As the backlash from the biggest scandal of his political career intensified, Canadian Prime Minister Justin Trudeau has seen his standing in the polls slip, losing his lead in the October race for the first time since June. Following Wednesday's damning testimony from his former justice minister, Jody Wilson-Raybould, who accused Trudeau and his staff of a months long campaign of veiled threats and political pressure to try and coerce her into offering a deferred prosecution agreement to SNC-Lavalin, a Quebec-based engineering firm facing years old financial fraud charges.
During her testimony, Wilson-Raybould created an image of Trudeau that was strikingly at odds with the public's perception: The cheerful liberal crusader was cast as conniving and paranoid about his electoral prospects. Intensely worried that the SNC-Lavalin case could harm his reelection prospects by moving out of Quebec and killing thousands of jobs in his district, Trudeau was willing to unduly use his office to try and influence a criminal prosecution, and, when he didn't get his way, unceremoniously demoted the cabinet member who stood in his way.
Trudeau and Wilson-Raybould
Now, as his political opponents demand an official investigation, Trudeau's liberals are circling the wagons. And with the conservatives already leading in the polls - one recent poll showed Trudeau's team with 33.9% of the vote, below the conservatives with 35.8% - the Liberals worry that any break in their ranks could be fatal. So far, almost no members of Trudeau's party have spoken out against the PM (other than Wilson-Raybould, that is, who remains a Liberal MP after resigning from Trudeau's cabinet).
The goal now, according to one pollster, is to convince the public that Trudeau did nothing wrong. Though, the fact that one of the government's most high-ranking members has emerged as Trudeau's biggest critic could seriously complicate that narrative.
Any divisions within his government on the matter could be fatal for efforts to convince voters the Liberals have done nothing wrong, said Nik Nanos, a pollster with Nanos Research Group. Trudeau, at the center of the crisis and with his own popularity waning, will also need a more team-oriented campaign in the next election to win voters who may blame him for the current crisis.
"If a narrative emerges that the caucus is divided on this, that will be lethal for Justin Trudeau," Nanos said in a telephone interview. "I can’t remember any party leader winning an election with his caucus divided. If the caucus can’t even agree, how is it that they can govern?"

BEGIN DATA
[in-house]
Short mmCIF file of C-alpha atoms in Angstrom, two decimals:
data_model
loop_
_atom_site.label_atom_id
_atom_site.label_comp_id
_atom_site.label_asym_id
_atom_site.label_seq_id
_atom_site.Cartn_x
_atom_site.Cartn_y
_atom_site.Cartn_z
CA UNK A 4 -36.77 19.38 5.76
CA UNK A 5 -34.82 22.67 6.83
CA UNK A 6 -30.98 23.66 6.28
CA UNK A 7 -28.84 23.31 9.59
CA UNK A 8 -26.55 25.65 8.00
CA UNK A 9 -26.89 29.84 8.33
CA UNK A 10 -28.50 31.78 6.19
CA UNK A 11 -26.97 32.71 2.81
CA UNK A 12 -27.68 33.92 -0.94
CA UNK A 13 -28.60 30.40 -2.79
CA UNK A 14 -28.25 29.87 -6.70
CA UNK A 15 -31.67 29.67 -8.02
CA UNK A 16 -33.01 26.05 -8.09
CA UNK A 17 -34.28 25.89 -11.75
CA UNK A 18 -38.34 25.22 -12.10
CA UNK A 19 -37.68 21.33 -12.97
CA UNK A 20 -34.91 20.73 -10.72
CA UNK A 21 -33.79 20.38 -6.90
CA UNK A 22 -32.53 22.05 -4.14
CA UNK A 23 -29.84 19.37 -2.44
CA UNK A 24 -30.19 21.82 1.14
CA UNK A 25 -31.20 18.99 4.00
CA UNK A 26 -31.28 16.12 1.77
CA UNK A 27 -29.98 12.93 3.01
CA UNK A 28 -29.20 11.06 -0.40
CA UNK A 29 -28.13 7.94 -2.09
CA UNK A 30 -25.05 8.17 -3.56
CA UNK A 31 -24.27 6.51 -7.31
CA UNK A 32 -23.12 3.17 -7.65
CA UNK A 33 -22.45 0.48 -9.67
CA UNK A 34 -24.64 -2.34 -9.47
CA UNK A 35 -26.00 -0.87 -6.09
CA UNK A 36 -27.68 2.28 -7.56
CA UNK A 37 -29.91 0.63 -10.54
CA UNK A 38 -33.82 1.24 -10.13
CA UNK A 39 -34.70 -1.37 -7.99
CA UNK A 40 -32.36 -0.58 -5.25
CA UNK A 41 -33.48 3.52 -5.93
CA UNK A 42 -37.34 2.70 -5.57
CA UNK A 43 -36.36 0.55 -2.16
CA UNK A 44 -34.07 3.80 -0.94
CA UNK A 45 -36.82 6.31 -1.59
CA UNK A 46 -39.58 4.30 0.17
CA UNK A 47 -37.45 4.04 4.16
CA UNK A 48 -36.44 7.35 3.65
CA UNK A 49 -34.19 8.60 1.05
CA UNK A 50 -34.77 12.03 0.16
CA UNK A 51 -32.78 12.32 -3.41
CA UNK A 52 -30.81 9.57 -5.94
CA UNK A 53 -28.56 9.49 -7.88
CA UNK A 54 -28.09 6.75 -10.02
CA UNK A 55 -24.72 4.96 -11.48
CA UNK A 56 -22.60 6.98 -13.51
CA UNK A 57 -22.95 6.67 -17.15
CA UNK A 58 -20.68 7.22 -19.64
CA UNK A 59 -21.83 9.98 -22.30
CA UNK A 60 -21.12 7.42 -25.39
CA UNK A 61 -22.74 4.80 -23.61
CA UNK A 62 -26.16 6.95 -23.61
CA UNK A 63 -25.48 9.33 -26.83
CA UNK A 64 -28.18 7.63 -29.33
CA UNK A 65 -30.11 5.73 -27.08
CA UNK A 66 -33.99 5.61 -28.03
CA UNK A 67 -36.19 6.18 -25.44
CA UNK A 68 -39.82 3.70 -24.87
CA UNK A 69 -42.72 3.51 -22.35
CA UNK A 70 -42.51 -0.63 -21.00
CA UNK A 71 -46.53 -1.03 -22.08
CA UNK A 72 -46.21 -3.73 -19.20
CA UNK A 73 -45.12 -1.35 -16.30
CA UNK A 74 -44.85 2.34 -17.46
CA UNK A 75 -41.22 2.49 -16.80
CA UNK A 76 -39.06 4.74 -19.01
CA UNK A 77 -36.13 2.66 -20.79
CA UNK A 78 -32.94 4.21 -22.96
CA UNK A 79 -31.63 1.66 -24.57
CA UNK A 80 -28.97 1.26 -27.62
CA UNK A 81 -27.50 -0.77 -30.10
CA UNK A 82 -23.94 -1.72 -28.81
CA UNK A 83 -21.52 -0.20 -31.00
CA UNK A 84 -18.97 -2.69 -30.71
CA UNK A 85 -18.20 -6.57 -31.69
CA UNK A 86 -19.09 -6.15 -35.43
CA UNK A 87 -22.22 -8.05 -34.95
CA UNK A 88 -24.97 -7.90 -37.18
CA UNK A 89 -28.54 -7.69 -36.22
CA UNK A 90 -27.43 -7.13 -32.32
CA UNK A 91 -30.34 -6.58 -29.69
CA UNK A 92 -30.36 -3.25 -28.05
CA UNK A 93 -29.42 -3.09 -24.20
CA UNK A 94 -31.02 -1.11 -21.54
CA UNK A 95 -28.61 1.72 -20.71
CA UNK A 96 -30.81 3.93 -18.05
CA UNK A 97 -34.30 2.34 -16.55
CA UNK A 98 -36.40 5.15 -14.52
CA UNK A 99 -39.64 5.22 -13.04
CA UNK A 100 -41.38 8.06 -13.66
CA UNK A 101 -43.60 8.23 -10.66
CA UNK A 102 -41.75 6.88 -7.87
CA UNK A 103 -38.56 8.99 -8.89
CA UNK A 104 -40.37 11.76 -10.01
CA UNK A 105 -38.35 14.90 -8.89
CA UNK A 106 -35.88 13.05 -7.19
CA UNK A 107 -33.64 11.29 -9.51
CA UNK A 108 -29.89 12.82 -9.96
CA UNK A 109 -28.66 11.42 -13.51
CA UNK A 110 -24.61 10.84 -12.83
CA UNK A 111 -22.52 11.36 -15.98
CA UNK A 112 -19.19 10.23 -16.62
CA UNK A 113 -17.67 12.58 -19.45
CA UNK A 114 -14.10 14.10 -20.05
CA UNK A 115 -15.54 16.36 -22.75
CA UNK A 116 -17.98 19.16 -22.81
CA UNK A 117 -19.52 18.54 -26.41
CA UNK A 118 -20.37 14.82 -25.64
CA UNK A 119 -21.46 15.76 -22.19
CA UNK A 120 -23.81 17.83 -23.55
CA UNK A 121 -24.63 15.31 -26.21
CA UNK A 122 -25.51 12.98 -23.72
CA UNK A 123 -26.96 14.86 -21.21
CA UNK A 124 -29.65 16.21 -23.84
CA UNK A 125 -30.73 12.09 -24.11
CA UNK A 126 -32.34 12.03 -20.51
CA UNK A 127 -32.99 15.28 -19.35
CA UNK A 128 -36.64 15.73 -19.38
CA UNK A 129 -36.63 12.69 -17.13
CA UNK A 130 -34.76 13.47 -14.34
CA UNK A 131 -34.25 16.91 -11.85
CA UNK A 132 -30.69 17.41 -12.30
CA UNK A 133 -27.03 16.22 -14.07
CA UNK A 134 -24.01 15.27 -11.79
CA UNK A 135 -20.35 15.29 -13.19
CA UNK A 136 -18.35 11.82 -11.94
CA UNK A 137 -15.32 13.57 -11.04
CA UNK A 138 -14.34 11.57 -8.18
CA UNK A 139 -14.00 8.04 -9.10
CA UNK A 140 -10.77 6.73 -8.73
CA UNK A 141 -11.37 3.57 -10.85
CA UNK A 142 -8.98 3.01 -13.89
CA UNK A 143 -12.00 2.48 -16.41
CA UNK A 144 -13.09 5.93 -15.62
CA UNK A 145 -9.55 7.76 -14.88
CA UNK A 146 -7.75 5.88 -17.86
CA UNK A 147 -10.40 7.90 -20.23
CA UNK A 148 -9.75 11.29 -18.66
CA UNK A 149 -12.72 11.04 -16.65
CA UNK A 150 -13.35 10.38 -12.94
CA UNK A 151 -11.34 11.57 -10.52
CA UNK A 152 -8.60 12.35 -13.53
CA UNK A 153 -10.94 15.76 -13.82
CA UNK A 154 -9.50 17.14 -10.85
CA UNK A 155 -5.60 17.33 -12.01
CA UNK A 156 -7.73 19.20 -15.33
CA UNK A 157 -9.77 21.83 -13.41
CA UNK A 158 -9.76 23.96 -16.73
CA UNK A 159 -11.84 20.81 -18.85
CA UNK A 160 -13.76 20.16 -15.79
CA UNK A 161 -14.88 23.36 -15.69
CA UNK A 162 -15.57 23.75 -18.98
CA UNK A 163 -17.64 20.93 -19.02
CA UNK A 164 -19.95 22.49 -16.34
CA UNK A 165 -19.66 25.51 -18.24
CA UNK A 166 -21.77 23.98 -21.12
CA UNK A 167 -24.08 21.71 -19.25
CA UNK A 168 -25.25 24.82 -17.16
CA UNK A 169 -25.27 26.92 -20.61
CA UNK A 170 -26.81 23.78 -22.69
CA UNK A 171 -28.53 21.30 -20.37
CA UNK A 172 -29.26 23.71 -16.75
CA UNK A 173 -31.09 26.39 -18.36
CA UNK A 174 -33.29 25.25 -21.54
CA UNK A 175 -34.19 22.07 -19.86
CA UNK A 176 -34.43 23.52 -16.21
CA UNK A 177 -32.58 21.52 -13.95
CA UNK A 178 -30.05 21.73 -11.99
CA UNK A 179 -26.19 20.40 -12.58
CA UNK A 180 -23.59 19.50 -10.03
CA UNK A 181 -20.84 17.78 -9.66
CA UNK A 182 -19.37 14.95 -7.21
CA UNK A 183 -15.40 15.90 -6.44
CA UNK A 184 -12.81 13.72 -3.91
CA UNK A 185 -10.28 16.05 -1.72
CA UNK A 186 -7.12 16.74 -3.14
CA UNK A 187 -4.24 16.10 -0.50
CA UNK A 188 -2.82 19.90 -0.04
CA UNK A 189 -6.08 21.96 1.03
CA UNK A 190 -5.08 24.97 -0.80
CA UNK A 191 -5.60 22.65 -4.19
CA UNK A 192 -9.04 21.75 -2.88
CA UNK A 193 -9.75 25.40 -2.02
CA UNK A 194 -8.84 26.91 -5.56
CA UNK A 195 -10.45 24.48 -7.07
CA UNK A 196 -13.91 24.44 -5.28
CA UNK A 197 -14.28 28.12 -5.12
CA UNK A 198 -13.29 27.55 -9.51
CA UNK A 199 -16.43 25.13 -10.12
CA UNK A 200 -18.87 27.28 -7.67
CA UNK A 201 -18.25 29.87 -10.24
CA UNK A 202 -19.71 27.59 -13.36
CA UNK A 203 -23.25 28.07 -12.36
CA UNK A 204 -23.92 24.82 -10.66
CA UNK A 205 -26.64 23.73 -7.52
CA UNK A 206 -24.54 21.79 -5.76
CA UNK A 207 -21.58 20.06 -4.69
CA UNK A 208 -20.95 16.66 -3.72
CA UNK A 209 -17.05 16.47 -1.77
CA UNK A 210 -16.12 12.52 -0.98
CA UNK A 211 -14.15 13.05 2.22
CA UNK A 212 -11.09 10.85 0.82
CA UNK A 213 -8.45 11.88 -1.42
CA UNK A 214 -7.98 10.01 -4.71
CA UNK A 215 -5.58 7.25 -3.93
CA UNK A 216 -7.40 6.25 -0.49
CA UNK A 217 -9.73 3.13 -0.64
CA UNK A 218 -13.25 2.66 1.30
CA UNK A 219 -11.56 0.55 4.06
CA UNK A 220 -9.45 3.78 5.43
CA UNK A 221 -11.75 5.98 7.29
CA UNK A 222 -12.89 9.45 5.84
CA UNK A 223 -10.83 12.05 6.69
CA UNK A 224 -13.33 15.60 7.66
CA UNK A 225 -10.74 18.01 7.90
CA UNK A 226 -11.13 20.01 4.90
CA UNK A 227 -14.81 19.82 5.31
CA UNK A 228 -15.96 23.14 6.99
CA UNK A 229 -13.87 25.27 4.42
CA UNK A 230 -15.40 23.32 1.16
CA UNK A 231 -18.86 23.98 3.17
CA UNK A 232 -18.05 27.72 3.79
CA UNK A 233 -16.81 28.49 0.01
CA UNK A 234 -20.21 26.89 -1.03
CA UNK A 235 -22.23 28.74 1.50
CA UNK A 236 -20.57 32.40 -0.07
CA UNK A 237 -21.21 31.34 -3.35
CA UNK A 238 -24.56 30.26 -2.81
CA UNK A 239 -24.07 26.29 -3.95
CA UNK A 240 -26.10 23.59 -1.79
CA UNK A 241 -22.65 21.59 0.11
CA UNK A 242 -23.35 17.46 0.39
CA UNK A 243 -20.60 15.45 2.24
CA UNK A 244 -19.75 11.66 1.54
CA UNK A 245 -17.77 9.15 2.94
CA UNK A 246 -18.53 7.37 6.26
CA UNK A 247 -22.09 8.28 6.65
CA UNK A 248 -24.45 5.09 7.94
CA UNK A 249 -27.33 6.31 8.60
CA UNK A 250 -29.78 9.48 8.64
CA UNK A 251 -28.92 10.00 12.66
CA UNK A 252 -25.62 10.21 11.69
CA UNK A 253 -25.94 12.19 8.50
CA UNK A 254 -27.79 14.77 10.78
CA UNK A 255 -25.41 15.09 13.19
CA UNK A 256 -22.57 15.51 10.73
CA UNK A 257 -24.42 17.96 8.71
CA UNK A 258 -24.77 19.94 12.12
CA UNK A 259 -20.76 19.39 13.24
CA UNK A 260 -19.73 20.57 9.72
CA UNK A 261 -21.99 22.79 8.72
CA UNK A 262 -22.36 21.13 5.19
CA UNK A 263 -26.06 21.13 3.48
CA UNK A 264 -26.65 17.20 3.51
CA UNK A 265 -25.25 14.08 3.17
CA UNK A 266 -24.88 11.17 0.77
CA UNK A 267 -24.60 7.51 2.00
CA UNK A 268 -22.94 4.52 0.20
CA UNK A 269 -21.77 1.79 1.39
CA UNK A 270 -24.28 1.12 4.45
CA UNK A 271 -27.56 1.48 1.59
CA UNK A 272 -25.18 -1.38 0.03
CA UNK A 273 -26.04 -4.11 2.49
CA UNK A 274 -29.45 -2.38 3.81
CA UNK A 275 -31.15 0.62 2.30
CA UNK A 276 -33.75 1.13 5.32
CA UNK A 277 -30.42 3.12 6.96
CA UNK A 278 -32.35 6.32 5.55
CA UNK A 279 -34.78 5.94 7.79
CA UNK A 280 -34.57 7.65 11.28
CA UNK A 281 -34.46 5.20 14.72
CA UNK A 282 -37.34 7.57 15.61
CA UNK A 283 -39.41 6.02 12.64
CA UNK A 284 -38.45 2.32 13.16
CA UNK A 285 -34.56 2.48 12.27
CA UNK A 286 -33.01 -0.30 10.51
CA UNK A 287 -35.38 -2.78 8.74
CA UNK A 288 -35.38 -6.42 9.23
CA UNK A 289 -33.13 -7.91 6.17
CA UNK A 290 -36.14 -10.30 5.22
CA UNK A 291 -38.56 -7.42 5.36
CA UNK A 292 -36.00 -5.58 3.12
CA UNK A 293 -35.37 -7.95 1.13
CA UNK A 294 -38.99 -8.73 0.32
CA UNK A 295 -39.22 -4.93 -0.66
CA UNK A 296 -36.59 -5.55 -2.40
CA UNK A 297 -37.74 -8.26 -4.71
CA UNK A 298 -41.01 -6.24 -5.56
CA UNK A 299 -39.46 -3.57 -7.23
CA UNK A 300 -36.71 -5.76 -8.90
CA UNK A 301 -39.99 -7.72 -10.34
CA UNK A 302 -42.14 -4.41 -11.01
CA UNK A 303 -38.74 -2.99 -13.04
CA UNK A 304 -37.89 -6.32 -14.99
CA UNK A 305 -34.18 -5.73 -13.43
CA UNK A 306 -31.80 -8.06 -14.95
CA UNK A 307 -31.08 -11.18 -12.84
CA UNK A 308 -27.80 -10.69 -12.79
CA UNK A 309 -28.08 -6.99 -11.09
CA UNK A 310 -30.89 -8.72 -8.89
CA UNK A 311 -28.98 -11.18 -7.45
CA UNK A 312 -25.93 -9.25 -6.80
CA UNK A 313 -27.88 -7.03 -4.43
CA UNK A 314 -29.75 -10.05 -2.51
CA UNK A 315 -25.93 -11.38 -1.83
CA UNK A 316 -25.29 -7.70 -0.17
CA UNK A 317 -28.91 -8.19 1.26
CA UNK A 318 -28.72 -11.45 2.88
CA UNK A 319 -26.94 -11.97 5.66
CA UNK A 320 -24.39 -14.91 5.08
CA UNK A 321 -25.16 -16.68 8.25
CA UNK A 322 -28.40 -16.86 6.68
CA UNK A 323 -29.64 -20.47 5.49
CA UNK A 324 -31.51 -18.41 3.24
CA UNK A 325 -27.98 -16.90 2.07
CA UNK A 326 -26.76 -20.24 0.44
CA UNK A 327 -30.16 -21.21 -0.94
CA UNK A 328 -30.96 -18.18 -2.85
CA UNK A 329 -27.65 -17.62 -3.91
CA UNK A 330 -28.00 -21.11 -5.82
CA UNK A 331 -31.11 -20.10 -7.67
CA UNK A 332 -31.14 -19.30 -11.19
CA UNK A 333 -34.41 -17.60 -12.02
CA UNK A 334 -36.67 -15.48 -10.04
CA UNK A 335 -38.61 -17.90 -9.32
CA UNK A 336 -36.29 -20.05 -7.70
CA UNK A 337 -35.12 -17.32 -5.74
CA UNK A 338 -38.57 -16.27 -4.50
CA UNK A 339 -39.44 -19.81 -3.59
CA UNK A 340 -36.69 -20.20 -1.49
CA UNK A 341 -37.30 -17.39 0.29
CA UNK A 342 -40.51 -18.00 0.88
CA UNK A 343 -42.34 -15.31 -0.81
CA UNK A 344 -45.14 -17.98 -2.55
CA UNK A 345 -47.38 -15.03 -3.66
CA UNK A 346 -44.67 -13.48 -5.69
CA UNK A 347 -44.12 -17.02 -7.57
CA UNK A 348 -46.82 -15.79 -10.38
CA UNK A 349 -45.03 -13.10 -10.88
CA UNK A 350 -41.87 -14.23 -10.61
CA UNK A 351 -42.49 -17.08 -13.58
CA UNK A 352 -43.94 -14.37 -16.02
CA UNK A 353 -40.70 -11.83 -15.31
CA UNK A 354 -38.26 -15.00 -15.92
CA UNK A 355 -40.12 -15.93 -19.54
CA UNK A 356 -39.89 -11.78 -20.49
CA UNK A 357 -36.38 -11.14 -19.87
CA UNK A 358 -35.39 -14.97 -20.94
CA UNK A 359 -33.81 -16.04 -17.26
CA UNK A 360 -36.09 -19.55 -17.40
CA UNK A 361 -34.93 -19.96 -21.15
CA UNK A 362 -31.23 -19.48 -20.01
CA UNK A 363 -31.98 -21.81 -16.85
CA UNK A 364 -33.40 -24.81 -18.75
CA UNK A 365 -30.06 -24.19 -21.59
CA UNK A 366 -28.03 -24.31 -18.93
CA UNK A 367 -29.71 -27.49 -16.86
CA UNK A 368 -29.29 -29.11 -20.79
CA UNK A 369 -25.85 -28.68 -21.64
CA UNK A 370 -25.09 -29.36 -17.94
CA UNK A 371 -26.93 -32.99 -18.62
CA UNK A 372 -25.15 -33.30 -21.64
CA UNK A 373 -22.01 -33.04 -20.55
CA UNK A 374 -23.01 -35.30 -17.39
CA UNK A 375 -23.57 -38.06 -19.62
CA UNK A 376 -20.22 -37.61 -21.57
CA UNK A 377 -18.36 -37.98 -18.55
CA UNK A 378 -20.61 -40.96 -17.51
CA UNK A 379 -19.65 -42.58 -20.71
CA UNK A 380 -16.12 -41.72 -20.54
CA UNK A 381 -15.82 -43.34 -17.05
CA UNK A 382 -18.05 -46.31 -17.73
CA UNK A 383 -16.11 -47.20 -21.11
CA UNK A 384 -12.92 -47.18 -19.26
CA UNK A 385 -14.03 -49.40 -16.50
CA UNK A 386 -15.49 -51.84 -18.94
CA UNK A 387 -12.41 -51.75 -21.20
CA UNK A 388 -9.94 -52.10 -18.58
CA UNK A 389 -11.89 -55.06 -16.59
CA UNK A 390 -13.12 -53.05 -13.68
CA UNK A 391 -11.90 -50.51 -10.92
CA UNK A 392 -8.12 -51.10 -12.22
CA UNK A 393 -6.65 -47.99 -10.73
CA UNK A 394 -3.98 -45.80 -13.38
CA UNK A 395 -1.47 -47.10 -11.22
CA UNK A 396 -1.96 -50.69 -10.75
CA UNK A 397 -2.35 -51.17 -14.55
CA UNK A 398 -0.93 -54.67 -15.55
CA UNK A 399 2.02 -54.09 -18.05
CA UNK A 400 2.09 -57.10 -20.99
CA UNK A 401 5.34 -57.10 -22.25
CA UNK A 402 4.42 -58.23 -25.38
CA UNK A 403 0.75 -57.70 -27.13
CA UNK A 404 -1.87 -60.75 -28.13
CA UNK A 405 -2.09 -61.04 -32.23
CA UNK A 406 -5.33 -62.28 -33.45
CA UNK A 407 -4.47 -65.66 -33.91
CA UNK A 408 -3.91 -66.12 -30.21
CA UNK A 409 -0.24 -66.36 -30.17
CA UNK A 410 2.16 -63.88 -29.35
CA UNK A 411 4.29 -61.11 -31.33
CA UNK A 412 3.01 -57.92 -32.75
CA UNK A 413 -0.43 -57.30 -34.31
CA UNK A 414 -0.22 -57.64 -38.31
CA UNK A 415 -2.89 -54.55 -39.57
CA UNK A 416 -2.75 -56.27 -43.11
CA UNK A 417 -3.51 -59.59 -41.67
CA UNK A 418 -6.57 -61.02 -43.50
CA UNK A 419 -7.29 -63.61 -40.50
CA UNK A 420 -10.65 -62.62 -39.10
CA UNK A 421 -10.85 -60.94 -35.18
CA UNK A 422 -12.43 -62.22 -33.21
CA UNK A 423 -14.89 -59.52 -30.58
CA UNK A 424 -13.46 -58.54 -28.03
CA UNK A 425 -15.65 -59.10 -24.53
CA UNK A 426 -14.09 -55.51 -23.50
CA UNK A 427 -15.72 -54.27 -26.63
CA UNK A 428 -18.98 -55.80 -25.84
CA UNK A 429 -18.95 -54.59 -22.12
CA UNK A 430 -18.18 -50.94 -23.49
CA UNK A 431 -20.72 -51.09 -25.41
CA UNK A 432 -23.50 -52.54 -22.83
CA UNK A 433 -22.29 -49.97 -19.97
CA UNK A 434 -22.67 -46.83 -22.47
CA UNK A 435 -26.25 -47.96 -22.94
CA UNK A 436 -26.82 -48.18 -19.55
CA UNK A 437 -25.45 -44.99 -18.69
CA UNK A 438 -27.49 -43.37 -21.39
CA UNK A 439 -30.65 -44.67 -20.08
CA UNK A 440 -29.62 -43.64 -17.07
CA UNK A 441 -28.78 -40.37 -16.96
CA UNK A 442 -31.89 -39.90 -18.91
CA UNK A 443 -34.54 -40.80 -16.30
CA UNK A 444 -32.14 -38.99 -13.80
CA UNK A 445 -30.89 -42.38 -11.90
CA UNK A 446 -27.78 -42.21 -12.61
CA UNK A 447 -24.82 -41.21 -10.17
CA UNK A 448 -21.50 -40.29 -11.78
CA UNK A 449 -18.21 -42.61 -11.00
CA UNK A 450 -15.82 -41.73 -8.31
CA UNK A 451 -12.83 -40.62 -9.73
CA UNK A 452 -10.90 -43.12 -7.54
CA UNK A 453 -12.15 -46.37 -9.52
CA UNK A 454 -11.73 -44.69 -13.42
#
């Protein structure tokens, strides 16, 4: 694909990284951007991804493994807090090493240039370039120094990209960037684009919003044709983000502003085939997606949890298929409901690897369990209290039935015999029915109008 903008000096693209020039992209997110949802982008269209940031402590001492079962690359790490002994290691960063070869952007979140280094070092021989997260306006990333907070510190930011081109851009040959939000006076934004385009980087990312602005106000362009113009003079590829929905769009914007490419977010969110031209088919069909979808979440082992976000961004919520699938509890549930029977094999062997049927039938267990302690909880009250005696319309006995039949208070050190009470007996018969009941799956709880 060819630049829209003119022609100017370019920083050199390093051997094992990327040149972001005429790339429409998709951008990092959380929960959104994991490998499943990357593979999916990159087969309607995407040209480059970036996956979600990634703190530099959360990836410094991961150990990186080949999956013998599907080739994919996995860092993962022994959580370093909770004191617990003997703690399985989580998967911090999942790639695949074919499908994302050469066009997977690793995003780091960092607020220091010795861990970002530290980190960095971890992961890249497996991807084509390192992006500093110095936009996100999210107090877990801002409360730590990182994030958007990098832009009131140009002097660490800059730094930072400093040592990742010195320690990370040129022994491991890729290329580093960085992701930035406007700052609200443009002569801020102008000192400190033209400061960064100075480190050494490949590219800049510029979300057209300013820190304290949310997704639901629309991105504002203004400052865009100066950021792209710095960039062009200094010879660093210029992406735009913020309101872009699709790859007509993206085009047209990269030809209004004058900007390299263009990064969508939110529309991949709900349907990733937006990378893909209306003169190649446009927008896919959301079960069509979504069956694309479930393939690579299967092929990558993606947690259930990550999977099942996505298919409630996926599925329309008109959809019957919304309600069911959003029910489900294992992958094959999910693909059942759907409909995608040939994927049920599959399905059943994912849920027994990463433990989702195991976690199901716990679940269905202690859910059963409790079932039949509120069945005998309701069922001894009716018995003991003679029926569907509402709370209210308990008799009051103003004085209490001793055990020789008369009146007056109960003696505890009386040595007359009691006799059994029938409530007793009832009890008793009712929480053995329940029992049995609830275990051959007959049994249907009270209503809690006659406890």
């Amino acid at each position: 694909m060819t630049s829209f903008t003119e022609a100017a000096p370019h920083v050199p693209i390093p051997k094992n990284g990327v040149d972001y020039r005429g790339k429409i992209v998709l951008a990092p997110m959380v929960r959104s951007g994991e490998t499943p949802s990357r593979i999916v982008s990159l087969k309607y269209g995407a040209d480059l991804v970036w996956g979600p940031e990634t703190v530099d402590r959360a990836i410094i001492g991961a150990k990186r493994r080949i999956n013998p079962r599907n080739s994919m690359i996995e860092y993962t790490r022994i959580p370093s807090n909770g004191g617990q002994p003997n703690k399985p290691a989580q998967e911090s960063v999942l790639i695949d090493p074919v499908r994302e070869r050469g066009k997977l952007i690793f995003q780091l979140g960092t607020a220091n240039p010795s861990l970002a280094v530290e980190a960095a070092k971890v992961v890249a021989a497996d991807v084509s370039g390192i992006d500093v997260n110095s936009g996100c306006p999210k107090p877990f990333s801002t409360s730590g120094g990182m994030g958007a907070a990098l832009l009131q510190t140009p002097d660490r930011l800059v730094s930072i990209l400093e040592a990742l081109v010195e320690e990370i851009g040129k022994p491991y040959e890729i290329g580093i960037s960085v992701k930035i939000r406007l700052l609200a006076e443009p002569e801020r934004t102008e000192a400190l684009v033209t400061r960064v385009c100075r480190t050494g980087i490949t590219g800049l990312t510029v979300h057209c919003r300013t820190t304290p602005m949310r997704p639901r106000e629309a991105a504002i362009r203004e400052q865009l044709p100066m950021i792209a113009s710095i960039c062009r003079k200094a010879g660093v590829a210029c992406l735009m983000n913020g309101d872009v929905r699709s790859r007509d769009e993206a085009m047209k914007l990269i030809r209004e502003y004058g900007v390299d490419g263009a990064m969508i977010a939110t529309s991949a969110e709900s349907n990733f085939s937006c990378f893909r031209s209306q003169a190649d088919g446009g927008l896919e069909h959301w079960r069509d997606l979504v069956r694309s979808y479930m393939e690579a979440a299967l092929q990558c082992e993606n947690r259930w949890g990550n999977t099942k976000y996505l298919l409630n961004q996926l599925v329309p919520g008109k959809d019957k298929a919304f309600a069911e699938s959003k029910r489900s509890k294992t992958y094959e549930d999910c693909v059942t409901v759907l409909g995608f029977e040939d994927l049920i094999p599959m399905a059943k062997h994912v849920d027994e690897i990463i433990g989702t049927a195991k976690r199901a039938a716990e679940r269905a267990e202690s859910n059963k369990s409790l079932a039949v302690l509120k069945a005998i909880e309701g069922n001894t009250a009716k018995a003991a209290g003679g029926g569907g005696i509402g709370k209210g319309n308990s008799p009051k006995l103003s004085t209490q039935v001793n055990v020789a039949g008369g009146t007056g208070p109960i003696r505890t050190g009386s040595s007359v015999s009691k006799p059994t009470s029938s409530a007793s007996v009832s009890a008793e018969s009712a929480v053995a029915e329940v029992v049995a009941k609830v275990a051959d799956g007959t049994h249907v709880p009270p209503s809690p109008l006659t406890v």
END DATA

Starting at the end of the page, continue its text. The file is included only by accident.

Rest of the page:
Still, no current members of the cabinet have broken ranks, and some of the government's most visible members have publicly declared their support for Trudeau, and their confidence in his judgment.
Foreign Minister Chrystia Freeland told the CBC she couldn’t imagine Trudeau applying inappropriate pressure, and signaled frustration that Wilson-Raybould was now taking aim at cabinet. "At the end of the day, when you leave the room, you have to play as a united team," Freeland said.
Infrastructure Minister Francois-Philippe Champagne said he believes Trudeau was within the "box of what’s legal" with his actions, and that no one should jump to conclusions. "We should take the time to listen to the other witnesses." Champagne and another minister, border security chief Bill Blair, each brushed aside a question on whether Trudeau should replace key staff. “I remain very confident in the work of this government,” Blair said.
Parliament adjourns on Friday for a two-week break, due to return in time for Morneau’s March 19 budget. The path of the scandal could also depend on what Liberal lawmakers hear while away from Ottawa, in their home districts scattered across Canada.
"They’re going to get earfuls," Collenette said. "If the truth is really two perceptions, then voters will make up their minds. But they need facts."
Infrastructure Minister Francois-Philippe Champagne said he believes Trudeau was within the "box of what’s legal" with his actions, and that no one should jump to conclusions. "We should take the time to listen to the other witnesses." Champagne and another minister, border security chief Bill Blair, each brushed aside a question on whether Trudeau should replace key staff. "I remain very confident in the work of this government," Blair said.
Meanwhile, Trudeau's finance minister and one of his former top aides - who resigned after Wilson-Raybould exposed his role in the scandal - are doing everything they can to push their version of what transpired between them and the former justice minister.
Among those Wilson-Raybould accused of improper pressure is Bill Morneau, who she said she spoke to in the House of Commons. The finance minister said Thursday it was Wilson-Raybould who approached him, and defended the actions of his chief of staff, Ben Chin, in stressing the magnitude of potential job losses at the company.
"My role is, and continues to be, to think about how protect Canadian jobs," Morneau told reporters in Toronto. "I will continue do that. I think that’s critically important for us to understand in every decision we take as a government."
Wilson-Raybould also took aim at Gerald Butts, Trudeau’s former principal secretary, who on Thursday asked to be allowed to speak to a committee of lawmakers to tell his version of events. The former attorney general - whose absence from cabinet will be filled in a shuffle Friday, according to CBC - may also end up testifying again.
So far, Trudeau has told reporters that he has no plans to resign, even as the opposition and members of the press demand that he resign. Still, if MPs return from a two-week break that begins Friday having lost faith in Trudeau's ability to win in October, we could see the party adopt a very different strategy - perhaps one that doesn't involve Trudeau retaining his position as leader.